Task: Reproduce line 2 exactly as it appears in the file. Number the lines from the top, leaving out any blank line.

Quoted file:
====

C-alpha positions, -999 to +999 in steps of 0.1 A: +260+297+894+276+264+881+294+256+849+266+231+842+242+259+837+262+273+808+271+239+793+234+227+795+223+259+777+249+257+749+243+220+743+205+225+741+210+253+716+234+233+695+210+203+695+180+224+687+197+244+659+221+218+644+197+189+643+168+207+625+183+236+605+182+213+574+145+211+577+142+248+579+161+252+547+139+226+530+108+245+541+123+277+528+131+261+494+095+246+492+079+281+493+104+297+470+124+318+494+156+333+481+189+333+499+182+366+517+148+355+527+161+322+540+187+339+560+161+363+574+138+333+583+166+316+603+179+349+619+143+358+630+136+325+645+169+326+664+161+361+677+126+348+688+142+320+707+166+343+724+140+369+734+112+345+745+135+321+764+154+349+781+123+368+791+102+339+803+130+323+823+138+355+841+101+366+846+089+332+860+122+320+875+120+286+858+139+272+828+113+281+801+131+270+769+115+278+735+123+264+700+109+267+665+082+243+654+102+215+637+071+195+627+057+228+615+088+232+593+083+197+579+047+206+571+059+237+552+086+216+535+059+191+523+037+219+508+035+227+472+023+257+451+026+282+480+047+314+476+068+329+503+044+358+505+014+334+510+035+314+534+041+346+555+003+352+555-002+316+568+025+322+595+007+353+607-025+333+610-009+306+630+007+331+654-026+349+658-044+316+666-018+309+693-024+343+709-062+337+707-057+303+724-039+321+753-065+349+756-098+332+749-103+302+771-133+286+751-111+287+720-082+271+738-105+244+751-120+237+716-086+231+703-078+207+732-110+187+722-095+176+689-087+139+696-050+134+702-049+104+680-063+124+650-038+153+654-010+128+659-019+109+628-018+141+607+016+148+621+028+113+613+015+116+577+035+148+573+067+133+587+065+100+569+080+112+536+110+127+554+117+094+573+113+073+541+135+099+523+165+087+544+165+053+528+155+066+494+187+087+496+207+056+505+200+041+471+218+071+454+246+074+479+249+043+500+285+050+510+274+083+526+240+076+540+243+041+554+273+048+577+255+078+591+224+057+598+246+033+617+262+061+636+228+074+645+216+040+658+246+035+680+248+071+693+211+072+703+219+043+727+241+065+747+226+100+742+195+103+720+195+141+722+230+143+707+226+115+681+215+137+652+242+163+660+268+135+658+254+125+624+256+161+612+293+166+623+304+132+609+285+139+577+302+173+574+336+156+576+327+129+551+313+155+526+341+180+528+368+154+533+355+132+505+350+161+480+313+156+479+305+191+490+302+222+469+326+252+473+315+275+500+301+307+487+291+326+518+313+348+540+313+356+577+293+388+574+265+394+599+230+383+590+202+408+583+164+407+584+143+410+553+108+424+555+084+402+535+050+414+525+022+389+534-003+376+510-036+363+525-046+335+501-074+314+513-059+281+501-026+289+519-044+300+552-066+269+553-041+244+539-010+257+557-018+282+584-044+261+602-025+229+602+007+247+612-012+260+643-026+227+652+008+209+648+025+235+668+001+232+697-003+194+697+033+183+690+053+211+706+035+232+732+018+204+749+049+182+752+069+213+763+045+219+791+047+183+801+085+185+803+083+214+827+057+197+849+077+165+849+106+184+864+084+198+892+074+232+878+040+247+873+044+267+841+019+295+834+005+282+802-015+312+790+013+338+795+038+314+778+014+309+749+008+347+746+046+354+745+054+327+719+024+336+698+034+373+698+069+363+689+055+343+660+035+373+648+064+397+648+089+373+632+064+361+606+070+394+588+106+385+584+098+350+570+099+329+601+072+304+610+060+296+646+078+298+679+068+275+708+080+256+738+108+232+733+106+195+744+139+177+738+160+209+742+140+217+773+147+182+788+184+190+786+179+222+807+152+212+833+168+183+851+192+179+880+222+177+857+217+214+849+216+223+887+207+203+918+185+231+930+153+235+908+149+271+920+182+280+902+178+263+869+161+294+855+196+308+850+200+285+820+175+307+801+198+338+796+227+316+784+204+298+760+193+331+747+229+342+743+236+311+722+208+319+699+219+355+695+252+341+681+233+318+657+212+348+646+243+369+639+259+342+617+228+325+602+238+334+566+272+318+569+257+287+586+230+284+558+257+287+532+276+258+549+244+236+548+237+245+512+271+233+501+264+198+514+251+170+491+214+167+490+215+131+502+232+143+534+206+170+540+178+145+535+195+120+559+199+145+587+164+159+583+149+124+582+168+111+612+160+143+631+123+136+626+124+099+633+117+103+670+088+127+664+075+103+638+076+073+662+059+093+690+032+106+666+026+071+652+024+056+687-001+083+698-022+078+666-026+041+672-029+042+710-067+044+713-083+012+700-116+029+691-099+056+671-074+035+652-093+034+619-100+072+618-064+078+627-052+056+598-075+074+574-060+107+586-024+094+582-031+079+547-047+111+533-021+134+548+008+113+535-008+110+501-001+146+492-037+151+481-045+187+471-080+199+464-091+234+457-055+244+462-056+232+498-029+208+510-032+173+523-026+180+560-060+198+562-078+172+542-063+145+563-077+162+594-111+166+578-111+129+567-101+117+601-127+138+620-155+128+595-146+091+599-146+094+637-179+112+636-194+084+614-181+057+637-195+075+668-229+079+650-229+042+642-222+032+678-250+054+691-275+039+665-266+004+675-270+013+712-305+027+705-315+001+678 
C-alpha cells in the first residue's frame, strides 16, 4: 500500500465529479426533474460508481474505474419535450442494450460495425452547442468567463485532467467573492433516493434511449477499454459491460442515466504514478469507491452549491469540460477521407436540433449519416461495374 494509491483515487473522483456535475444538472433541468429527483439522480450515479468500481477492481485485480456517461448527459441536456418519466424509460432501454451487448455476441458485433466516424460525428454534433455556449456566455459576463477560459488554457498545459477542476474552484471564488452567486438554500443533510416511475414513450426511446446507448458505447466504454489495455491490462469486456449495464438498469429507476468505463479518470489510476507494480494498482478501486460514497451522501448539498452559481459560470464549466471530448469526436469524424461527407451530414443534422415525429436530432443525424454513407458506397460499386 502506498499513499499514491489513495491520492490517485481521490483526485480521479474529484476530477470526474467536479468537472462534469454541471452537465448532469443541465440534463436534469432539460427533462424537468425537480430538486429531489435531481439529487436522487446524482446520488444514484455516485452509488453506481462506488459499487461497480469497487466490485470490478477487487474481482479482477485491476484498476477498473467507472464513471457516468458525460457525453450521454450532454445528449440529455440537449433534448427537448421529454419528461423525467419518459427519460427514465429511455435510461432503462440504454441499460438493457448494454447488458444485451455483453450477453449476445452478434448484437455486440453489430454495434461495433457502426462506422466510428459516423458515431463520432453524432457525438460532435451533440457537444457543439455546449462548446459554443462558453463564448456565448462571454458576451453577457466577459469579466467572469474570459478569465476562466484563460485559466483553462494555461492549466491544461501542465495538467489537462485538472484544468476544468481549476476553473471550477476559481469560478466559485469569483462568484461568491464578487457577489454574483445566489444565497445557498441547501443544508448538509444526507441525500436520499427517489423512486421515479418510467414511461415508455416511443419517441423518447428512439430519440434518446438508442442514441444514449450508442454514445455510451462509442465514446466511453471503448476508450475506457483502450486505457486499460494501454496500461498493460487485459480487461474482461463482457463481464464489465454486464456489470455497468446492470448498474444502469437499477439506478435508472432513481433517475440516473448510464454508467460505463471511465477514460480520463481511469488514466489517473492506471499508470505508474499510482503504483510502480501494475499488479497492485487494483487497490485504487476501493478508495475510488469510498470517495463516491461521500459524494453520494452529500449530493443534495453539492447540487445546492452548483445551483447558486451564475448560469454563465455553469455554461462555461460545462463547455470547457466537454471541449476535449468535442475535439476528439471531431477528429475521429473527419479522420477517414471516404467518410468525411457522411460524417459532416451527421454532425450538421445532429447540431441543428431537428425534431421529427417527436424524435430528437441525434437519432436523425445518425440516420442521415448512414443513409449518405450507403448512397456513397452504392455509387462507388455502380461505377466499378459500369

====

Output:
C-alpha cells in the first residue's frame, strides 16, 4: 500500500465529479426533474460508481474505474419535450442494450460495425452547442468567463485532467467573492433516493434511449477499454459491460442515466504514478469507491452549491469540460477521407436540433449519416461495374 494509491483515487473522483456535475444538472433541468429527483439522480450515479468500481477492481485485480456517461448527459441536456418519466424509460432501454451487448455476441458485433466516424460525428454534433455556449456566455459576463477560459488554457498545459477542476474552484471564488452567486438554500443533510416511475414513450426511446446507448458505447466504454489495455491490462469486456449495464438498469429507476468505463479518470489510476507494480494498482478501486460514497451522501448539498452559481459560470464549466471530448469526436469524424461527407451530414443534422415525429436530432443525424454513407458506397460499386 502506498499513499499514491489513495491520492490517485481521490483526485480521479474529484476530477470526474467536479468537472462534469454541471452537465448532469443541465440534463436534469432539460427533462424537468425537480430538486429531489435531481439529487436522487446524482446520488444514484455516485452509488453506481462506488459499487461497480469497487466490485470490478477487487474481482479482477485491476484498476477498473467507472464513471457516468458525460457525453450521454450532454445528449440529455440537449433534448427537448421529454419528461423525467419518459427519460427514465429511455435510461432503462440504454441499460438493457448494454447488458444485451455483453450477453449476445452478434448484437455486440453489430454495434461495433457502426462506422466510428459516423458515431463520432453524432457525438460532435451533440457537444457543439455546449462548446459554443462558453463564448456565448462571454458576451453577457466577459469579466467572469474570459478569465476562466484563460485559466483553462494555461492549466491544461501542465495538467489537462485538472484544468476544468481549476476553473471550477476559481469560478466559485469569483462568484461568491464578487457577489454574483445566489444565497445557498441547501443544508448538509444526507441525500436520499427517489423512486421515479418510467414511461415508455416511443419517441423518447428512439430519440434518446438508442442514441444514449450508442454514445455510451462509442465514446466511453471503448476508450475506457483502450486505457486499460494501454496500461498493460487485459480487461474482461463482457463481464464489465454486464456489470455497468446492470448498474444502469437499477439506478435508472432513481433517475440516473448510464454508467460505463471511465477514460480520463481511469488514466489517473492506471499508470505508474499510482503504483510502480501494475499488479497492485487494483487497490485504487476501493478508495475510488469510498470517495463516491461521500459524494453520494452529500449530493443534495453539492447540487445546492452548483445551483447558486451564475448560469454563465455553469455554461462555461460545462463547455470547457466537454471541449476535449468535442475535439476528439471531431477528429475521429473527419479522420477517414471516404467518410468525411457522411460524417459532416451527421454532425450538421445532429447540431441543428431537428425534431421529427417527436424524435430528437441525434437519432436523425445518425440516420442521415448512414443513409449518405450507403448512397456513397452504392455509387462507388455502380461505377466499378459500369